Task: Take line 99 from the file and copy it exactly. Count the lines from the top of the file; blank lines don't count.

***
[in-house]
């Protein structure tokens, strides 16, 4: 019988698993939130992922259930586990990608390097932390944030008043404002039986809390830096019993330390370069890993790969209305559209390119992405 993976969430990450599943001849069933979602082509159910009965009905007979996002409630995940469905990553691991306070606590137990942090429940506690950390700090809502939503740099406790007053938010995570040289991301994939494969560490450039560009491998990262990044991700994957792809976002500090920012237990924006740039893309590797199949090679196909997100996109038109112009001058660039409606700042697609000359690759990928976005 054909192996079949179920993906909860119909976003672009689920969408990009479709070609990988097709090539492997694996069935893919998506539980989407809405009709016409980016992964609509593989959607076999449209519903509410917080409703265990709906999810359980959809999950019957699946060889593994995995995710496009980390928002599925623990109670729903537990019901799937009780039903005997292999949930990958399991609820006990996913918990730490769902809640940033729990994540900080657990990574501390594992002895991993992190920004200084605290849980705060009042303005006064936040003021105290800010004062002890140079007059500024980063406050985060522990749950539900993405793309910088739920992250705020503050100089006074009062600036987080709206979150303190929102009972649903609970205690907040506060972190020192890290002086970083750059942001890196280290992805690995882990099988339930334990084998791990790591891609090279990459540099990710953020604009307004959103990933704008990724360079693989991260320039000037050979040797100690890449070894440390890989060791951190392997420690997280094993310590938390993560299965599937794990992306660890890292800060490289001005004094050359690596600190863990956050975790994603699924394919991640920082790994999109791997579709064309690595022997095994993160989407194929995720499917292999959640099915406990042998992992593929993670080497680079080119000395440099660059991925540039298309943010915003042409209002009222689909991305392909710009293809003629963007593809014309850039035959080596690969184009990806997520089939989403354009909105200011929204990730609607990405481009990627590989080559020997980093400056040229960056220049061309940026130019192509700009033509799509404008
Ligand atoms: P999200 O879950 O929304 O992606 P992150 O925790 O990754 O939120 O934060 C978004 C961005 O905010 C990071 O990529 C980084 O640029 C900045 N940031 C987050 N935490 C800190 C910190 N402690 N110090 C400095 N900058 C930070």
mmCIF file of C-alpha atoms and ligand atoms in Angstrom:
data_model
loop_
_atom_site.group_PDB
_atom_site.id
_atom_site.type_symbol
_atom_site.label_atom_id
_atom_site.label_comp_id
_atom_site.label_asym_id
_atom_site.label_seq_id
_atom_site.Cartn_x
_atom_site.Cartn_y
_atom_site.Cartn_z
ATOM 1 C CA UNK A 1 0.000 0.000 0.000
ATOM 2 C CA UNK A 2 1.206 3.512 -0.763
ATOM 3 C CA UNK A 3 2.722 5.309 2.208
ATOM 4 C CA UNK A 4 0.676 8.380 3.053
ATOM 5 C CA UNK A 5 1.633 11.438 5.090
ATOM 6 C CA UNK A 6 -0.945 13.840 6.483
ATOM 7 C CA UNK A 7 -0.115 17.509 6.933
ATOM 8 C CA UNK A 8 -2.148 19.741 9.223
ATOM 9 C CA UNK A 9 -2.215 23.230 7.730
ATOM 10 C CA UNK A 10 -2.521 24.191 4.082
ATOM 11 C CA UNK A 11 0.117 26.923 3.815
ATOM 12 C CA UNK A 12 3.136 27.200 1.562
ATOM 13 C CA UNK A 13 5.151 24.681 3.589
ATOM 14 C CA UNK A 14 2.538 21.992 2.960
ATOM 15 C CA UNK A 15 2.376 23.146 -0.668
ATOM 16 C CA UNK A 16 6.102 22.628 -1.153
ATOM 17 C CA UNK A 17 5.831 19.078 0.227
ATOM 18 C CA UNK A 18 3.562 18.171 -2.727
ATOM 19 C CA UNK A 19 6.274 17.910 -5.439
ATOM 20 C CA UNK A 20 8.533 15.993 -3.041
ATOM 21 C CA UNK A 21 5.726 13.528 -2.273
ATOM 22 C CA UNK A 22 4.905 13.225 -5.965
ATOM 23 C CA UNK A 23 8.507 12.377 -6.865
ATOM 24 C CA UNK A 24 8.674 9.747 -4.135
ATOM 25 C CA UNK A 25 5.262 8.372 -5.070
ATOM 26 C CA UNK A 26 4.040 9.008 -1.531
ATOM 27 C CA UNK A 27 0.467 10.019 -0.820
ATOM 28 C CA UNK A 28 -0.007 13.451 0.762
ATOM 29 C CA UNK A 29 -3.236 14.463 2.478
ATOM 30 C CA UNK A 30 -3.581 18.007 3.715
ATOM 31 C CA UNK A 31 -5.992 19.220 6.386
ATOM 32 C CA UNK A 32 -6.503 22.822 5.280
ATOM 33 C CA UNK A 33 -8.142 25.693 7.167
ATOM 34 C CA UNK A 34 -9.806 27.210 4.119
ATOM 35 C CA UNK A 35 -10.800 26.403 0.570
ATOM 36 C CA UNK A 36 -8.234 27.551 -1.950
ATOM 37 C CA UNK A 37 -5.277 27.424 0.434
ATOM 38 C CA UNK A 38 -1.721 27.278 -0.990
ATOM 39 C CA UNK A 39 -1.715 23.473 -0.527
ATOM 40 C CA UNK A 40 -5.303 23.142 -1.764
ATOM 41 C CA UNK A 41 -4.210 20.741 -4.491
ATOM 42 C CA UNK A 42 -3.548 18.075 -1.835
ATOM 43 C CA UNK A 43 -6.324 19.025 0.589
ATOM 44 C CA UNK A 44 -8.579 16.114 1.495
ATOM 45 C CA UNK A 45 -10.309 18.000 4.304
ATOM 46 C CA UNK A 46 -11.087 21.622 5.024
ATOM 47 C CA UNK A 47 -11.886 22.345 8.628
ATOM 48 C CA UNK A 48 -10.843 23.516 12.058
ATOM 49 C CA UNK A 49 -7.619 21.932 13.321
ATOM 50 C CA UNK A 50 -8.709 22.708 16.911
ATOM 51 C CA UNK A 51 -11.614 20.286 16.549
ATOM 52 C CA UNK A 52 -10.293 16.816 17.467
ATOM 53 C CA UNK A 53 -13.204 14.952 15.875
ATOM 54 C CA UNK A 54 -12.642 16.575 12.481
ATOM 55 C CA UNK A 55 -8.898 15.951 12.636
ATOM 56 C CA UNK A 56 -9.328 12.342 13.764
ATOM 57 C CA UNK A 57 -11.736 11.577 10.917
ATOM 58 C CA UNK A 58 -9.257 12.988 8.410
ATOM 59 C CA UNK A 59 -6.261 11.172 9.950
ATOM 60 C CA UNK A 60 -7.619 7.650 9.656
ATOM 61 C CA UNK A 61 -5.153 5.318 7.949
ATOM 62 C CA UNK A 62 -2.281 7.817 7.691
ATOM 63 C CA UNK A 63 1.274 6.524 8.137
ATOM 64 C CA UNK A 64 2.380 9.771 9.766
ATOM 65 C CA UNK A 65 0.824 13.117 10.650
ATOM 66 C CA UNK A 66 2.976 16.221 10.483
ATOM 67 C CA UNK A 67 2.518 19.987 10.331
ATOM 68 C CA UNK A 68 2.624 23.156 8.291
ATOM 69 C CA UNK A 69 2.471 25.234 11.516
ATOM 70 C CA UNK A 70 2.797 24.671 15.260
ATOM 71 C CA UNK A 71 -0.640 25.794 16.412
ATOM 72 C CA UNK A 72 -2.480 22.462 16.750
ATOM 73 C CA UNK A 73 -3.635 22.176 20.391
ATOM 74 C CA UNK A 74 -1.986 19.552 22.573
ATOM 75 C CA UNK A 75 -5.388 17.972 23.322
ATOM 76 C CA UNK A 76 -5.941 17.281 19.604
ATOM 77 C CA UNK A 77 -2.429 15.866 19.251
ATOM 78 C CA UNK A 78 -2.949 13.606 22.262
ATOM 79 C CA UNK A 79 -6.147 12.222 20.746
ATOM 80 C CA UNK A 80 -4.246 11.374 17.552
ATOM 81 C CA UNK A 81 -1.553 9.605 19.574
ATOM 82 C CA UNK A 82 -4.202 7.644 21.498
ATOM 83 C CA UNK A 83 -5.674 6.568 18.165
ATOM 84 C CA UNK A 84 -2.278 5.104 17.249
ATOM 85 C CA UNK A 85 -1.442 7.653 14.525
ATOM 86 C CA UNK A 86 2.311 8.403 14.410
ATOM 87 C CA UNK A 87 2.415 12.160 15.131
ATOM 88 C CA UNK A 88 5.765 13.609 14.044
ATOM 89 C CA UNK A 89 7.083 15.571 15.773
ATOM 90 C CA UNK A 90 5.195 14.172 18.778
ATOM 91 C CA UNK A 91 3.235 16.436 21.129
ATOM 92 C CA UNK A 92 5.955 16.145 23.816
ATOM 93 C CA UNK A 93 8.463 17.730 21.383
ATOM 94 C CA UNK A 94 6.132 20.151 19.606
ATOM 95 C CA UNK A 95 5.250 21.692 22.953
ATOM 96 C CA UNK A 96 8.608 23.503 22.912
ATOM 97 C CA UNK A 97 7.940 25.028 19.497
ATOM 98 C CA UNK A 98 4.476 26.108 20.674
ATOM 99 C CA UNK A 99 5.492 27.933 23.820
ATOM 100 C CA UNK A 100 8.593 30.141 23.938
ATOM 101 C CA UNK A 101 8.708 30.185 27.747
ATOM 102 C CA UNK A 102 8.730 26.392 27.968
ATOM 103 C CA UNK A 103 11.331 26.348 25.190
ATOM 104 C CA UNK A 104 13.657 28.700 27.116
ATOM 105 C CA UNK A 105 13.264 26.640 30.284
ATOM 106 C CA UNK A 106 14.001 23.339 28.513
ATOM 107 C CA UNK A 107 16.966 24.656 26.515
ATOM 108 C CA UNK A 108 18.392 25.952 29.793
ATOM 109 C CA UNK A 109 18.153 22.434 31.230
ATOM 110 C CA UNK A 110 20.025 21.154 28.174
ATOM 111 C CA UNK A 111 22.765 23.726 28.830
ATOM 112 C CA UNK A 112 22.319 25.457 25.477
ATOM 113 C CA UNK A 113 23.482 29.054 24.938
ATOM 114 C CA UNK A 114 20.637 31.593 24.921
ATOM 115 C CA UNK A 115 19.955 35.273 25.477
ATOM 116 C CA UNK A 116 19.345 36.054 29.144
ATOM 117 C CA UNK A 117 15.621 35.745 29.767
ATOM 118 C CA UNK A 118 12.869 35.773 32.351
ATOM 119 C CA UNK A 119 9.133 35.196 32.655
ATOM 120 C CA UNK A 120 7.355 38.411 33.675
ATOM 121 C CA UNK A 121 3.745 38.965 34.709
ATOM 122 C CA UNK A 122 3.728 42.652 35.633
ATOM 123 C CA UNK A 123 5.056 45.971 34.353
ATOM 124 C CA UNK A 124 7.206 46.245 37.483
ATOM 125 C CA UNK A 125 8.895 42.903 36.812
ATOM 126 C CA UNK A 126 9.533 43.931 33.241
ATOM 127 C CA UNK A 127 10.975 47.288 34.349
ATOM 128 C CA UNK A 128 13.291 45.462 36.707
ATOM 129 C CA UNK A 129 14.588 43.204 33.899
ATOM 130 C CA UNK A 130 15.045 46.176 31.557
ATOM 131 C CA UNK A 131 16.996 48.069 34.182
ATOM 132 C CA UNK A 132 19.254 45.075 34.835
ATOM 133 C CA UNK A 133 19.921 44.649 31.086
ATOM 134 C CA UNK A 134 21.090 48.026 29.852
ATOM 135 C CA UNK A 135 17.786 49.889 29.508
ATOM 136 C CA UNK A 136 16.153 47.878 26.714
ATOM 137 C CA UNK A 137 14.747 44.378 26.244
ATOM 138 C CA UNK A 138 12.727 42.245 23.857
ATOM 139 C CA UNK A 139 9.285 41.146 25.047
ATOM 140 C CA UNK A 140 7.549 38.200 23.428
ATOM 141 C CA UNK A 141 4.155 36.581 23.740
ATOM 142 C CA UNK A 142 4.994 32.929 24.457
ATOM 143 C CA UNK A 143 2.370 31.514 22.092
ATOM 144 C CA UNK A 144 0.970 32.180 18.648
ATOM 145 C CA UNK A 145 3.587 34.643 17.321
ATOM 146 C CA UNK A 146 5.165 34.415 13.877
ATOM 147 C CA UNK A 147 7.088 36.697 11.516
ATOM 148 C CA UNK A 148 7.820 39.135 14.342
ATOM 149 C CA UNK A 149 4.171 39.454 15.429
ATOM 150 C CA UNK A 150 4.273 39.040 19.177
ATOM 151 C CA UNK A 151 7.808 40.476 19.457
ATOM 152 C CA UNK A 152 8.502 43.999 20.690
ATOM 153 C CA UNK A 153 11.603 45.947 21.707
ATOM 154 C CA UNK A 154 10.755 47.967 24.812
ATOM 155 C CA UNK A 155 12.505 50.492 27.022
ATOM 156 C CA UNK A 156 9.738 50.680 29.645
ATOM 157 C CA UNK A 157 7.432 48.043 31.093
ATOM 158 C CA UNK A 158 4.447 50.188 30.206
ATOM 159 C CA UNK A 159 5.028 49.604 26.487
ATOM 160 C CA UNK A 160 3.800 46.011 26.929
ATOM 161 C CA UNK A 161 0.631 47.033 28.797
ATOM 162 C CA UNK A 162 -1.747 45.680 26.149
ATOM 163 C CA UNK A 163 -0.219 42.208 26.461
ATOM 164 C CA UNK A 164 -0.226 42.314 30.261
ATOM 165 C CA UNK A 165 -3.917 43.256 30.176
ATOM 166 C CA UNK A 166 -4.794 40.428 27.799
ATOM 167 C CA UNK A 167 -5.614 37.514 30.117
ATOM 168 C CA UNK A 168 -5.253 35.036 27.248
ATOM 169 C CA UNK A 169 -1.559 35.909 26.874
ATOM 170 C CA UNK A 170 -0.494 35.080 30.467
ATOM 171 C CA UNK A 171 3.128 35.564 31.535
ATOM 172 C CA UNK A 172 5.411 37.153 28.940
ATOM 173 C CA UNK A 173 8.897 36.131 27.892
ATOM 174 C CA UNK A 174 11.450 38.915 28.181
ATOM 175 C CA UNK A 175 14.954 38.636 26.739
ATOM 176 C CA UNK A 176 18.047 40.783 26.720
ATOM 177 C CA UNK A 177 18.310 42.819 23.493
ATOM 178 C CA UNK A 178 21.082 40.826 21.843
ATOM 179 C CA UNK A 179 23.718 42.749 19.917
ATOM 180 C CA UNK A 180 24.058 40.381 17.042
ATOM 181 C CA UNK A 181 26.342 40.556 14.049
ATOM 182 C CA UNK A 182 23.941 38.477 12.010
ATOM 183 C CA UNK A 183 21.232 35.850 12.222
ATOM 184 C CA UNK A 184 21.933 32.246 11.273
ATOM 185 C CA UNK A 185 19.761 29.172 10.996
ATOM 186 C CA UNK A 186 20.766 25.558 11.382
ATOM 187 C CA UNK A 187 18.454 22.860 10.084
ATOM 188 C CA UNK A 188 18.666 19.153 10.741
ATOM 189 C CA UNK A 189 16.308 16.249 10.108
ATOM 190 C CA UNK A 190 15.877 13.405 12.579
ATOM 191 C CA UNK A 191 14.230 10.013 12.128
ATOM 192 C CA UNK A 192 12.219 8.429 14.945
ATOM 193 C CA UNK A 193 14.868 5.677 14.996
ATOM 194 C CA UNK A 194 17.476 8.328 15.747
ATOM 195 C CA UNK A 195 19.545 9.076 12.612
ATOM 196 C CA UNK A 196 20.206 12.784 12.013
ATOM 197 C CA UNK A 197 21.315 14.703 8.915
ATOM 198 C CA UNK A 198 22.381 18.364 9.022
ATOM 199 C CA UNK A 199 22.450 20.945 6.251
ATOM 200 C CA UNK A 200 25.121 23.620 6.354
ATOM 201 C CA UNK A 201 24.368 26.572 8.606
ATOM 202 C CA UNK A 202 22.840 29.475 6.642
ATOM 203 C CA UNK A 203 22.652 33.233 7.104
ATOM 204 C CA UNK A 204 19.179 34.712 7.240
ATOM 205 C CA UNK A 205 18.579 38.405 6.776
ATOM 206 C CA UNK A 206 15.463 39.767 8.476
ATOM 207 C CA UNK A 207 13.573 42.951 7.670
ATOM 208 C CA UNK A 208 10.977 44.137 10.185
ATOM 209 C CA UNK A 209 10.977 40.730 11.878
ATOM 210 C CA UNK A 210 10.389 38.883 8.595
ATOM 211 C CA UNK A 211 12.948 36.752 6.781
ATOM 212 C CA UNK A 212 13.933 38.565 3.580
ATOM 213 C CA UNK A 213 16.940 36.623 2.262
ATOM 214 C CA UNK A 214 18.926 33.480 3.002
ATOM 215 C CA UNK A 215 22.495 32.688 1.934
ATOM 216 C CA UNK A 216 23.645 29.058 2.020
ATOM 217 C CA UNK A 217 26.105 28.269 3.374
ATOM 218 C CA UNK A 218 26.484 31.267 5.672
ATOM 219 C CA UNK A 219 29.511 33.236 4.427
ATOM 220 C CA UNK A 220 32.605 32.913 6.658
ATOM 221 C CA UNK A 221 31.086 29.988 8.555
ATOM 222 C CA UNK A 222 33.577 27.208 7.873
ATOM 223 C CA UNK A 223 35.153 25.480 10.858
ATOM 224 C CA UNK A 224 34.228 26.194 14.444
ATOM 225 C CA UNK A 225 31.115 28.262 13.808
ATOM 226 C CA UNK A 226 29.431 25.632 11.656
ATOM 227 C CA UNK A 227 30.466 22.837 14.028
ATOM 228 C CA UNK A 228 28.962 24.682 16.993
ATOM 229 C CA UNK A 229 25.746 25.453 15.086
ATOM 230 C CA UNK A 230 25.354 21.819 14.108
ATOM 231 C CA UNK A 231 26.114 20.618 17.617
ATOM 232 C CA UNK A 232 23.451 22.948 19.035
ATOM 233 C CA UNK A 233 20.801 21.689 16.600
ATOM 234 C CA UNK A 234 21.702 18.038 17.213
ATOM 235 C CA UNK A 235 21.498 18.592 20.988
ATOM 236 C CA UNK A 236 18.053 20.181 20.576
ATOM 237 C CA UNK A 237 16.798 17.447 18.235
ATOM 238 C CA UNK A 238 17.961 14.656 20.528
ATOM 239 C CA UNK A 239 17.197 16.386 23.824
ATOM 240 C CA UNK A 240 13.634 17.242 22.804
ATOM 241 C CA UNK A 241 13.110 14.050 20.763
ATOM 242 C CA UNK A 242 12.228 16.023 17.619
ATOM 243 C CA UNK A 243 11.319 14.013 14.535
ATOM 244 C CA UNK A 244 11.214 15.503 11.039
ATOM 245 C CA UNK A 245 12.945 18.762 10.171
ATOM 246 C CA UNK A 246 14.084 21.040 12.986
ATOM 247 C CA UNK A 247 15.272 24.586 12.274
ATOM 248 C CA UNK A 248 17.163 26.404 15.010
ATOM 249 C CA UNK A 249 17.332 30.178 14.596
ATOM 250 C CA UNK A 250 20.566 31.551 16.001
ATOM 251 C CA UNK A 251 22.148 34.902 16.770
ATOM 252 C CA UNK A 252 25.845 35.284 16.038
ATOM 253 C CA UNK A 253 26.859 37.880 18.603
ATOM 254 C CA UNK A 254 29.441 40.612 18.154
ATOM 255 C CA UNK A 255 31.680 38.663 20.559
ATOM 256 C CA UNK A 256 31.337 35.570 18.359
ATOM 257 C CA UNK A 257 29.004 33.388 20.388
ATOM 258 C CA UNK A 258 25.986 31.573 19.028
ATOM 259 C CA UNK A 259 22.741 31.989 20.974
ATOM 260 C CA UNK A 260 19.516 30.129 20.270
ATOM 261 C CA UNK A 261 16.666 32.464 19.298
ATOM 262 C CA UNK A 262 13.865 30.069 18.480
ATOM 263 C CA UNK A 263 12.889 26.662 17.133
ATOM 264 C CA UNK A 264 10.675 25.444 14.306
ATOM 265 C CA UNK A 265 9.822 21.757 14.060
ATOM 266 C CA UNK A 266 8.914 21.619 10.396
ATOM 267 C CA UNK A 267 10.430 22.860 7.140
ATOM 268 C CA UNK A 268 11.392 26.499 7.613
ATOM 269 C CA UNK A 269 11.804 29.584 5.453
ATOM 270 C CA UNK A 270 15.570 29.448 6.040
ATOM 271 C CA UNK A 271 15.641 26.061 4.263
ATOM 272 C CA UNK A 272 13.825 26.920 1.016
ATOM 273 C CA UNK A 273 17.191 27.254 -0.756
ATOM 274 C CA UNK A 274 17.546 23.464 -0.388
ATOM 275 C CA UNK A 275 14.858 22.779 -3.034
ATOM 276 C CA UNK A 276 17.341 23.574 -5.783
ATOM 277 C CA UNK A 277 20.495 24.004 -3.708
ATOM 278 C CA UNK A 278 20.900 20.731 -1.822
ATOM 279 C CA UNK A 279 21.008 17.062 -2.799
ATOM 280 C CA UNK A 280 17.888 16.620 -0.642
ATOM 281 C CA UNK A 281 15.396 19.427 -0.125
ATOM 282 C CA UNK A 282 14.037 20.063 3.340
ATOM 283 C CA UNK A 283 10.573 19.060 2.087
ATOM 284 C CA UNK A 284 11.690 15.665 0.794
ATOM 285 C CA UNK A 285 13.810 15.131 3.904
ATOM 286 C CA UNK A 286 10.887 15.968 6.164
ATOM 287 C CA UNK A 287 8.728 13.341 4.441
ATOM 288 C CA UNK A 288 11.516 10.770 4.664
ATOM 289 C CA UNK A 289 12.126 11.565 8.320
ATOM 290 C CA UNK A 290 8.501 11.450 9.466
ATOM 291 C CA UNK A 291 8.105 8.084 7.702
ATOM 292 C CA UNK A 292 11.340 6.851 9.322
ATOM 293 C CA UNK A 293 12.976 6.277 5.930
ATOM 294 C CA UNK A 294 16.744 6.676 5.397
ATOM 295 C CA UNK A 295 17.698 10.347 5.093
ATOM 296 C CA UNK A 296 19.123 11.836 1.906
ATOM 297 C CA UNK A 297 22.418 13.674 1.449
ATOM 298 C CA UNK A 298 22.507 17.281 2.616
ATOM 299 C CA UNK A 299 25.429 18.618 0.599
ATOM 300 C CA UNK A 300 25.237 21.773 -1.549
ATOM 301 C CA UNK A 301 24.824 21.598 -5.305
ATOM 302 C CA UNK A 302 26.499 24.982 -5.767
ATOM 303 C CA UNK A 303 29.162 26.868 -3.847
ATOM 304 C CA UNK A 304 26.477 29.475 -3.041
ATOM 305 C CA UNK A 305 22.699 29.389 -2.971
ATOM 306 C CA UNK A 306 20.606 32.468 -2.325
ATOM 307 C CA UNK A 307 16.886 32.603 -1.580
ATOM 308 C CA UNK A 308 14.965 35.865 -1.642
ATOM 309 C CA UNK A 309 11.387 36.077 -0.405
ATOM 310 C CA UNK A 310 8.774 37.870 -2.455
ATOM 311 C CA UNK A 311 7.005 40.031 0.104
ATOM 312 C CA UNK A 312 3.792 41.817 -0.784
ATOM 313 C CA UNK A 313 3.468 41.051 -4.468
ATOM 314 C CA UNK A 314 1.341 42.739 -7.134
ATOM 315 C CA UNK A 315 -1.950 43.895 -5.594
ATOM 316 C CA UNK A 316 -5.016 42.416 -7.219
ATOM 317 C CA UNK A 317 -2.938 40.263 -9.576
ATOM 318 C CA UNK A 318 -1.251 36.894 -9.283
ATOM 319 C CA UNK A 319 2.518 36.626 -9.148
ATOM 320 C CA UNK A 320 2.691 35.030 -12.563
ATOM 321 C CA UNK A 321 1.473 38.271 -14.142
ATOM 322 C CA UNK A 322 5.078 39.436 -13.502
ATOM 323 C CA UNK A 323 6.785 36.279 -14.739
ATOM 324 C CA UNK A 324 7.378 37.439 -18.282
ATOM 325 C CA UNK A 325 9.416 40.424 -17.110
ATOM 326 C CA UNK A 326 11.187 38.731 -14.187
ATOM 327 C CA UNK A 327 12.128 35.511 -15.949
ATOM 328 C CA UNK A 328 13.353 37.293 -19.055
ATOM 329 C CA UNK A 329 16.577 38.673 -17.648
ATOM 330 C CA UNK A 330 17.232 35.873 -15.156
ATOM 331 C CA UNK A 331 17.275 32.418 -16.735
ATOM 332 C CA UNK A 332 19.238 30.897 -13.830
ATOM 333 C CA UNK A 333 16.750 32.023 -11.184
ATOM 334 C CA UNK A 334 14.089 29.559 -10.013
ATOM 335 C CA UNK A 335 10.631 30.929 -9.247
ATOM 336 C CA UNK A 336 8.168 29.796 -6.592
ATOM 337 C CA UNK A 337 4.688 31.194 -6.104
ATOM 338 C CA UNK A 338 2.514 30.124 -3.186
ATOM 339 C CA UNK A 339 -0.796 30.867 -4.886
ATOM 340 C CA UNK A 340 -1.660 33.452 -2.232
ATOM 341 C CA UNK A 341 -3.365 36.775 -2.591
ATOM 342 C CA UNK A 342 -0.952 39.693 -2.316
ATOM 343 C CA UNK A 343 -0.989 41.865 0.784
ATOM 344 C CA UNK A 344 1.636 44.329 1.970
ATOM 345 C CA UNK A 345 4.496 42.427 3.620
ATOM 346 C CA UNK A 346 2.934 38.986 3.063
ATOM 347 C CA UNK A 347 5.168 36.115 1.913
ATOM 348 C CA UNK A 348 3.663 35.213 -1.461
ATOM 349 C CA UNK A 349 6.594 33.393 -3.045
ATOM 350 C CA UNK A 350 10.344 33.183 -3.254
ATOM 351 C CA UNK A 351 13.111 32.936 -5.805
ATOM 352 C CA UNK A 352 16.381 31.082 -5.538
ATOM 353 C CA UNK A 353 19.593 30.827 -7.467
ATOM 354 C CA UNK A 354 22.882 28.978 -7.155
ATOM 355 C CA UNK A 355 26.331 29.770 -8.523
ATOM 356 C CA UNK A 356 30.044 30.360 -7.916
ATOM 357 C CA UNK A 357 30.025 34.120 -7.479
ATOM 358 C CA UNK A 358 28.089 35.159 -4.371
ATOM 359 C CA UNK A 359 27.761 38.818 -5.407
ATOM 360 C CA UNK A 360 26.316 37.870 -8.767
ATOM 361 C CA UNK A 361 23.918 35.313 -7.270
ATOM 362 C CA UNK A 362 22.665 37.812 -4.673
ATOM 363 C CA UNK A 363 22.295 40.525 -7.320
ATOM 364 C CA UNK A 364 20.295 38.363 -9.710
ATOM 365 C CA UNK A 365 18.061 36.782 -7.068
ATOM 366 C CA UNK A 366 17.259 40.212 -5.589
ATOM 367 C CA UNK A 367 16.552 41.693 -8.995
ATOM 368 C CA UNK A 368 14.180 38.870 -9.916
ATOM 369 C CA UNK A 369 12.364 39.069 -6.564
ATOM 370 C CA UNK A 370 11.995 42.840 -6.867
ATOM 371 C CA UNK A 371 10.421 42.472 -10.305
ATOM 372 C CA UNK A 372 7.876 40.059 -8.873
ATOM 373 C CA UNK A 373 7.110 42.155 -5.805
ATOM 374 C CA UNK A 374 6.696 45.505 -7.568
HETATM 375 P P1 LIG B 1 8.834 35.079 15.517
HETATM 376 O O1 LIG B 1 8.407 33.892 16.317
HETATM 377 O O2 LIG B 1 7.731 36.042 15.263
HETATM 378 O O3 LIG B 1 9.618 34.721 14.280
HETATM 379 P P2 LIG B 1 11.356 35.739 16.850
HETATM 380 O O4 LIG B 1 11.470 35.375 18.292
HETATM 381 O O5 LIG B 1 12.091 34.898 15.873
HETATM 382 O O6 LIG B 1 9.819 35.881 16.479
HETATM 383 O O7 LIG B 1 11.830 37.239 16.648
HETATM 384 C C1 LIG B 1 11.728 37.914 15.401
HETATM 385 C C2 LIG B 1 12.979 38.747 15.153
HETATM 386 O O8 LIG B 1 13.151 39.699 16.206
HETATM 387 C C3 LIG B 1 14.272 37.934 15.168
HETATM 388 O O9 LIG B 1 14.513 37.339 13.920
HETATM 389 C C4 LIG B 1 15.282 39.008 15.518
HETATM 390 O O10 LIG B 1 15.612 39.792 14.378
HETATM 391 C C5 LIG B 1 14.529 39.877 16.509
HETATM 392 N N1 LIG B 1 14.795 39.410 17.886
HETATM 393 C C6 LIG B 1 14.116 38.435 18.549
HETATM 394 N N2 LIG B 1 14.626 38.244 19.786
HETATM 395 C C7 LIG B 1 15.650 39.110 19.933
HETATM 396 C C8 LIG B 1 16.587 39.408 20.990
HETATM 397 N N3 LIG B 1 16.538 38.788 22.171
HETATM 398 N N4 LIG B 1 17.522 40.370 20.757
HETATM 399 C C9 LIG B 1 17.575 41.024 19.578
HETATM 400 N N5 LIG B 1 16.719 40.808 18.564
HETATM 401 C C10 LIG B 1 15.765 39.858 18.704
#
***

ATOM 83 C CA UNK A 83 -5.674 6.568 18.165